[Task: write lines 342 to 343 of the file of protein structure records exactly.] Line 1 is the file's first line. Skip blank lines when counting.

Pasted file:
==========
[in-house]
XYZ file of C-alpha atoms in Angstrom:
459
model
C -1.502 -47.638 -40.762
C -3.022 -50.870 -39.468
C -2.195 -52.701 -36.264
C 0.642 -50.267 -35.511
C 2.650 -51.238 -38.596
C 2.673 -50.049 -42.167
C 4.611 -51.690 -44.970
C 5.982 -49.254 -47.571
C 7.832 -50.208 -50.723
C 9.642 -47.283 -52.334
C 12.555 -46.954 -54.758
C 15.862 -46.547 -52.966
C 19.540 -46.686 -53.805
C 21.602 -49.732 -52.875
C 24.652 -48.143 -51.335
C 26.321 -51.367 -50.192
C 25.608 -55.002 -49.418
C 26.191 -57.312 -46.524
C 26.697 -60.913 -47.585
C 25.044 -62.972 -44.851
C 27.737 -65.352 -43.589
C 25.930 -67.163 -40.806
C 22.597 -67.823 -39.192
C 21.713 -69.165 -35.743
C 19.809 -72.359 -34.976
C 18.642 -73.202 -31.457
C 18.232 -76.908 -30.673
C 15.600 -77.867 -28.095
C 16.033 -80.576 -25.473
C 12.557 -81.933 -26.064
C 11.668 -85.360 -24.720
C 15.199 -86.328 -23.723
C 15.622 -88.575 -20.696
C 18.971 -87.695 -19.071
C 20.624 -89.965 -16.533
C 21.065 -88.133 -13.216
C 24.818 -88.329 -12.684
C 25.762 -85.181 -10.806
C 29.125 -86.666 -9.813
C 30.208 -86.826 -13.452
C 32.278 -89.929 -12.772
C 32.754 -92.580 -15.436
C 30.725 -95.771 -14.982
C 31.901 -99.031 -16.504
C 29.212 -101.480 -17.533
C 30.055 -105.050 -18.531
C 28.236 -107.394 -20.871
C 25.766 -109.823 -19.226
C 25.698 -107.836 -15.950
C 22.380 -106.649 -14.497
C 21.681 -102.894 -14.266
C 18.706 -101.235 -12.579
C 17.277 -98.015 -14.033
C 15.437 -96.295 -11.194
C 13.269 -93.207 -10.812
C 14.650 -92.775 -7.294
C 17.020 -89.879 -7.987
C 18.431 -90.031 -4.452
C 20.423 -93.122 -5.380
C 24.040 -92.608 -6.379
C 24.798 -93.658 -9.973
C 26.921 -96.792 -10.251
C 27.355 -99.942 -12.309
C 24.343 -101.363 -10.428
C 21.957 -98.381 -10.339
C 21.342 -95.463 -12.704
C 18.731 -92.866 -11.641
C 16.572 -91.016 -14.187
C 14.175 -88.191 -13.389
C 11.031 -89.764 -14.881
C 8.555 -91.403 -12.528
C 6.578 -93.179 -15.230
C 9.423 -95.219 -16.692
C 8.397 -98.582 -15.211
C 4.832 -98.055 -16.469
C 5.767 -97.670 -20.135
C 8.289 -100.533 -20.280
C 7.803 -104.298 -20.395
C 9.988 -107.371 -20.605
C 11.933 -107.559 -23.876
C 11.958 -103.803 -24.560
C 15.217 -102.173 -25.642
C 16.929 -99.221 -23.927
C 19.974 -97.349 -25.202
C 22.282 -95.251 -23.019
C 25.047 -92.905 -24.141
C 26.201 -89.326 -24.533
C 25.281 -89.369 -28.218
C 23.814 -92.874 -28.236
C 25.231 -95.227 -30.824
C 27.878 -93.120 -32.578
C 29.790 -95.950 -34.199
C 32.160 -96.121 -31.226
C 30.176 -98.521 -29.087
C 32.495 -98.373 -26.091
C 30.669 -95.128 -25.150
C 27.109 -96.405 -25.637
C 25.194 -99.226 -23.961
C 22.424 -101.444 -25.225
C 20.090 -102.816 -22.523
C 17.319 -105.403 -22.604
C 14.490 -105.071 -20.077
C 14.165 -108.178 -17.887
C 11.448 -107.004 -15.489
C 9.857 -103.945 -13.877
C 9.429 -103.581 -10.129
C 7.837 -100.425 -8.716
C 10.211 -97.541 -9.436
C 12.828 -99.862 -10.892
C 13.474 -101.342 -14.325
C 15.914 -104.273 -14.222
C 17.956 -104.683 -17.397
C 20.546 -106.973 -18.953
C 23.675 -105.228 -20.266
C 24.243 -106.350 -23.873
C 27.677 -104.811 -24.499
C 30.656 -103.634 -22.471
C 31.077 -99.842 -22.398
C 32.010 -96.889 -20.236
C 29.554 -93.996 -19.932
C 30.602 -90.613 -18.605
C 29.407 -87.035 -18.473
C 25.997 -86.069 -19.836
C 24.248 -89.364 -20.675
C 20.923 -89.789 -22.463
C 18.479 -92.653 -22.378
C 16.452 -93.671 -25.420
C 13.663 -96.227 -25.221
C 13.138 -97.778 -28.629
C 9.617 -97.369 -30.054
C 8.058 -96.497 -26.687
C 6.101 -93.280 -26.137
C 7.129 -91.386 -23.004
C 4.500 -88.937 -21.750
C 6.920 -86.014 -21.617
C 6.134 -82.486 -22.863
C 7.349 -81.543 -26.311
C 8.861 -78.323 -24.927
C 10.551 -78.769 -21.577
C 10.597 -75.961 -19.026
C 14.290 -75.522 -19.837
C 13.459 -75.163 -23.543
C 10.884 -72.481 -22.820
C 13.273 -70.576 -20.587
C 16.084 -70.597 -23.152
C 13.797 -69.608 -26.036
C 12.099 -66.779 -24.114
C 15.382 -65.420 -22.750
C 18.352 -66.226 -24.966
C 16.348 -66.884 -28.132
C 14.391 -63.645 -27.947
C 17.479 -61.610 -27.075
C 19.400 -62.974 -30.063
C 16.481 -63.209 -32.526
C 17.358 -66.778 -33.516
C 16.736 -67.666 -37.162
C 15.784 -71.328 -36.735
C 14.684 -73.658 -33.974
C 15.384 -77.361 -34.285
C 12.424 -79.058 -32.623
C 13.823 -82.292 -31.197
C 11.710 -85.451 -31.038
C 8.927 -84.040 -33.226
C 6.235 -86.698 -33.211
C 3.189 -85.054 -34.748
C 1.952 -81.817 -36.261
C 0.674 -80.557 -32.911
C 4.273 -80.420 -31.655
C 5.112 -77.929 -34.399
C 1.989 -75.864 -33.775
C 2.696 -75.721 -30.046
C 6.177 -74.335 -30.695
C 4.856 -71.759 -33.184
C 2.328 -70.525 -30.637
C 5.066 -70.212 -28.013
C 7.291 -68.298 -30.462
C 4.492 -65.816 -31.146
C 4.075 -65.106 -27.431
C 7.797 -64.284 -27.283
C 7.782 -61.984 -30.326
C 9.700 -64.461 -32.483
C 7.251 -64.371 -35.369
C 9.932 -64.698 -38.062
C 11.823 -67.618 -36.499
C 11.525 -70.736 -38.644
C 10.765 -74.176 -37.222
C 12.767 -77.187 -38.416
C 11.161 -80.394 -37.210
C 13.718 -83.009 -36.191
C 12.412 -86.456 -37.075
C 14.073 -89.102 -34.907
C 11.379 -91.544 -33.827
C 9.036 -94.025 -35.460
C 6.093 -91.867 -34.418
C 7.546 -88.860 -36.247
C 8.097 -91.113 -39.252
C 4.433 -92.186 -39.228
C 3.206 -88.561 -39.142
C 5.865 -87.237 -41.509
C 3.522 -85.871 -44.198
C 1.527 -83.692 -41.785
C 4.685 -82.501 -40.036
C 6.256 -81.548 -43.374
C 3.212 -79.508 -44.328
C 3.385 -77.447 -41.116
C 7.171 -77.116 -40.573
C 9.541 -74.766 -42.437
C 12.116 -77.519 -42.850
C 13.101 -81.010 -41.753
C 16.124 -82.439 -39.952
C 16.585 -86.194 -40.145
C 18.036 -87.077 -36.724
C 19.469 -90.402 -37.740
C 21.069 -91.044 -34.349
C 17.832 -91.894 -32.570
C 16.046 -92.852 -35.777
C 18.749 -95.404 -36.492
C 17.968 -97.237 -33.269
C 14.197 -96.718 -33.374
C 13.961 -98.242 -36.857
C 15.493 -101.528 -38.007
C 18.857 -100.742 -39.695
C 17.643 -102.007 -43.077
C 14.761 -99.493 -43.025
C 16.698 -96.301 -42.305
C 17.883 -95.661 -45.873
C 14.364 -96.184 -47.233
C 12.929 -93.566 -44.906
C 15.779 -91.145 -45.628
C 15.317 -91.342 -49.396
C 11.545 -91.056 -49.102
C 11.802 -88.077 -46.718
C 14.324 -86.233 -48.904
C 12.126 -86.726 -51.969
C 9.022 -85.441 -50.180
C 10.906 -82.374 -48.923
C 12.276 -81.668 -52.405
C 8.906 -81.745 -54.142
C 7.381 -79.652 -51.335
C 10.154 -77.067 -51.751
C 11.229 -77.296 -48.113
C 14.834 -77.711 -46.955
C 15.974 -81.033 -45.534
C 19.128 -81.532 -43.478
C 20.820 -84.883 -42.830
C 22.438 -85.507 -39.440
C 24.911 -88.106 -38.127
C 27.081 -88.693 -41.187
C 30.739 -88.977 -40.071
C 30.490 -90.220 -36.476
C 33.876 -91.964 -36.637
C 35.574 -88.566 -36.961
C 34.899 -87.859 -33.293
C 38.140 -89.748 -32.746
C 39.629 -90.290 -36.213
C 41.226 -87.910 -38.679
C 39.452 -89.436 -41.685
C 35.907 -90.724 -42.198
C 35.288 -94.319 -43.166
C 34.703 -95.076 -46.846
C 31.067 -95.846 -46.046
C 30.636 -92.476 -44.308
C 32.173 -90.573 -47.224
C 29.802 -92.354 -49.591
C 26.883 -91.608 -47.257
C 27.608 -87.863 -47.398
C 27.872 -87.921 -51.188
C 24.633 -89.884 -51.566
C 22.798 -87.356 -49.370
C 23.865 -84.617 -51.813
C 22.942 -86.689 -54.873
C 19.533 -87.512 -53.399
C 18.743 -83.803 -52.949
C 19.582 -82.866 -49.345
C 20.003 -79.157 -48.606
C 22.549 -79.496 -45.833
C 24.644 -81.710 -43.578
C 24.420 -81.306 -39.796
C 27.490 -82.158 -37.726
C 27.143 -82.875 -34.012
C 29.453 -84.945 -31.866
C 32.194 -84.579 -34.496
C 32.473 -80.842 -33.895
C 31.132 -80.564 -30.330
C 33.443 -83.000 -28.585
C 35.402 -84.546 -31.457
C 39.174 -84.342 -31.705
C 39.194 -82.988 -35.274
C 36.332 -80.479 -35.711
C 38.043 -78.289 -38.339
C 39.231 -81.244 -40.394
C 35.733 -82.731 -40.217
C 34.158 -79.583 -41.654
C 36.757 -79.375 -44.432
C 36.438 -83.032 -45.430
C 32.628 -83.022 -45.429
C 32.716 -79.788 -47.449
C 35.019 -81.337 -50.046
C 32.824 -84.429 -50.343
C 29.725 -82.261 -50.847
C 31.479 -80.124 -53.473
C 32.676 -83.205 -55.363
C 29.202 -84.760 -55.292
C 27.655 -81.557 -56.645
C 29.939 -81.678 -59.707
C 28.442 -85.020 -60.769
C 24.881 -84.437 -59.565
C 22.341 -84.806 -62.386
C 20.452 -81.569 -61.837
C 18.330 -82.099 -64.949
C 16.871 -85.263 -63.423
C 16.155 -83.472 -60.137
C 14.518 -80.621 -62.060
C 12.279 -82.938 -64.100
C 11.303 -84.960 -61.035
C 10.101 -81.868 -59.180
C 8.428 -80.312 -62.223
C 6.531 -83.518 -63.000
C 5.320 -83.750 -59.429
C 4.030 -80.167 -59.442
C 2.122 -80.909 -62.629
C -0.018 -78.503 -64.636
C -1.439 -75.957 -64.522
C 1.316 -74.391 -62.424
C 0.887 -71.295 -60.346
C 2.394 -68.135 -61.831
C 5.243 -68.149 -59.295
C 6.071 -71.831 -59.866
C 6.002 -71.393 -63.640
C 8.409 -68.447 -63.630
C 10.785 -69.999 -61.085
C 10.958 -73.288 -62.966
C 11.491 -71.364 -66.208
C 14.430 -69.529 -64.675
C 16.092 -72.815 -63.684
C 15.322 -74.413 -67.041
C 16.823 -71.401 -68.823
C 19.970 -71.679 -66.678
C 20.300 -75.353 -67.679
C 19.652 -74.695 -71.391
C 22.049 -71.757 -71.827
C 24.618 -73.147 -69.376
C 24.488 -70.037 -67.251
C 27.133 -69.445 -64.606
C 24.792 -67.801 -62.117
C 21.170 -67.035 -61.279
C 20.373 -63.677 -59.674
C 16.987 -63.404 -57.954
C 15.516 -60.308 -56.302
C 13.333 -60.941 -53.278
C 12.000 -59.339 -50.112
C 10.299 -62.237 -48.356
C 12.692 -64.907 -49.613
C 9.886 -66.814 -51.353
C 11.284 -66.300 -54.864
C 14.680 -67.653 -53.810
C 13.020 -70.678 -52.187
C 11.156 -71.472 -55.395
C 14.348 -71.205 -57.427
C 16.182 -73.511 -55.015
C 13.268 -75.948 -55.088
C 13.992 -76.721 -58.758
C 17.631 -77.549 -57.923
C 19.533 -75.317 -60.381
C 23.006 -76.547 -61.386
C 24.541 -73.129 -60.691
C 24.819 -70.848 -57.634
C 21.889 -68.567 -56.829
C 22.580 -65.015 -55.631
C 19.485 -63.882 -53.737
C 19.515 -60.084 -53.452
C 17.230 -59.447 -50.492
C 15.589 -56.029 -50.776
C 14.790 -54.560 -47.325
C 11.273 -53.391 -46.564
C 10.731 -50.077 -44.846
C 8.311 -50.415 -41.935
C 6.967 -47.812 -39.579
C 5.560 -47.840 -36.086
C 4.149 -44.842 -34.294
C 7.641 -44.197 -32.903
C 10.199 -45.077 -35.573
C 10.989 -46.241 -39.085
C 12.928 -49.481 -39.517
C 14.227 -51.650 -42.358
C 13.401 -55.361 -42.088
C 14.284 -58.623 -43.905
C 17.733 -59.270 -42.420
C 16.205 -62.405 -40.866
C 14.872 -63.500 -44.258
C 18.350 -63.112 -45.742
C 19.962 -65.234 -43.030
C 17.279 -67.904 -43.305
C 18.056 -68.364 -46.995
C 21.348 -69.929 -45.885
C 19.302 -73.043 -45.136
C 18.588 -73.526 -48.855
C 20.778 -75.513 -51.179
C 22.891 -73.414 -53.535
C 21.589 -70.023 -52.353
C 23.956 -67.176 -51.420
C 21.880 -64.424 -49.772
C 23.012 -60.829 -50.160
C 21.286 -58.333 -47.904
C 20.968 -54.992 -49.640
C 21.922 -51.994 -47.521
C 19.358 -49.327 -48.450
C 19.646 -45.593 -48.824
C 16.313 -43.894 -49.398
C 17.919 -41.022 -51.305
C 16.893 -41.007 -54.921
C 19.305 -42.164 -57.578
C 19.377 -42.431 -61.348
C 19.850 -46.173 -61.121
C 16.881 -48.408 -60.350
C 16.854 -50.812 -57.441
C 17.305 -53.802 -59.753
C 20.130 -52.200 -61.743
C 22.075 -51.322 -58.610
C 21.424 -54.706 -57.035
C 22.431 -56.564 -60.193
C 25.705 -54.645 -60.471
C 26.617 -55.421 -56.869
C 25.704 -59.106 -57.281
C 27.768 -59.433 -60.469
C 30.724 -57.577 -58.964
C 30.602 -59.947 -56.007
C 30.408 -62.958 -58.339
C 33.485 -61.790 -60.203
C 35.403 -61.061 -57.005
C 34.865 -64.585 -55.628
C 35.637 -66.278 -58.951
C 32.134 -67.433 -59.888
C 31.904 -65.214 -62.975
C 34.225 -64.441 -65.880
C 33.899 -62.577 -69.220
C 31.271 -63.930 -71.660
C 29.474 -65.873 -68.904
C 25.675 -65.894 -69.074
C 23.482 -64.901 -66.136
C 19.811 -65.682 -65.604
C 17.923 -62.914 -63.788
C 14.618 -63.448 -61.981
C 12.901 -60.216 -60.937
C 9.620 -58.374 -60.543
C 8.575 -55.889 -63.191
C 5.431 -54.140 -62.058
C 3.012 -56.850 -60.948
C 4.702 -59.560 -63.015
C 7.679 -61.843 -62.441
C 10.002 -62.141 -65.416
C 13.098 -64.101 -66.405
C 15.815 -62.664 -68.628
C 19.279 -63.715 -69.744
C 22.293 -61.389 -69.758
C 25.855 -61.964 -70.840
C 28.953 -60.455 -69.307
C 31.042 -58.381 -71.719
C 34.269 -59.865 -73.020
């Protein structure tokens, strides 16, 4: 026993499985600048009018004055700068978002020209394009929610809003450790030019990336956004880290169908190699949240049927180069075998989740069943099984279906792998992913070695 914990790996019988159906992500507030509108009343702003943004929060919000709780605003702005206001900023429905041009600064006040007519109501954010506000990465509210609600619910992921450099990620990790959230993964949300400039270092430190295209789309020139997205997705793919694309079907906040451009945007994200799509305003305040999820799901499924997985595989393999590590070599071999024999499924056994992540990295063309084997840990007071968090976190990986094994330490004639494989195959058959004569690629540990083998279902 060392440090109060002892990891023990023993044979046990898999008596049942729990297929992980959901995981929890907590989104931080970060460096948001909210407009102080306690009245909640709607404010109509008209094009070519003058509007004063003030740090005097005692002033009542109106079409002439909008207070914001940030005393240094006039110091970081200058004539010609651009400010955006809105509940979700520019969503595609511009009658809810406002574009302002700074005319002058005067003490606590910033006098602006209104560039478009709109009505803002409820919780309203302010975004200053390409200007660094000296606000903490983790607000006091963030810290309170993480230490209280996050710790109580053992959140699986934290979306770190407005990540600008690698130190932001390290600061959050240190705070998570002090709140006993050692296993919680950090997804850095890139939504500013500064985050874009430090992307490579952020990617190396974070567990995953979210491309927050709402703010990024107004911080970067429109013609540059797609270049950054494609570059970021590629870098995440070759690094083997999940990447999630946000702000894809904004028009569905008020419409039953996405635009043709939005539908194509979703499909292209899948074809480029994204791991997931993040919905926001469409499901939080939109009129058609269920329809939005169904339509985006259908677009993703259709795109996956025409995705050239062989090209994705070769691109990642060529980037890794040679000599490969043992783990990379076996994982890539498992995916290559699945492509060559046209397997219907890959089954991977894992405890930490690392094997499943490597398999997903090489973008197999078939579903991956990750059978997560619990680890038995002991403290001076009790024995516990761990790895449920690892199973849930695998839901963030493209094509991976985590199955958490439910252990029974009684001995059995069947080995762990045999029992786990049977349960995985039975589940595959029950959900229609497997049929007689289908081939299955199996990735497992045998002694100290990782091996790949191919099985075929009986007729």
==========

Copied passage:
C 19.970 -71.679 -66.678
C 20.300 -75.353 -67.679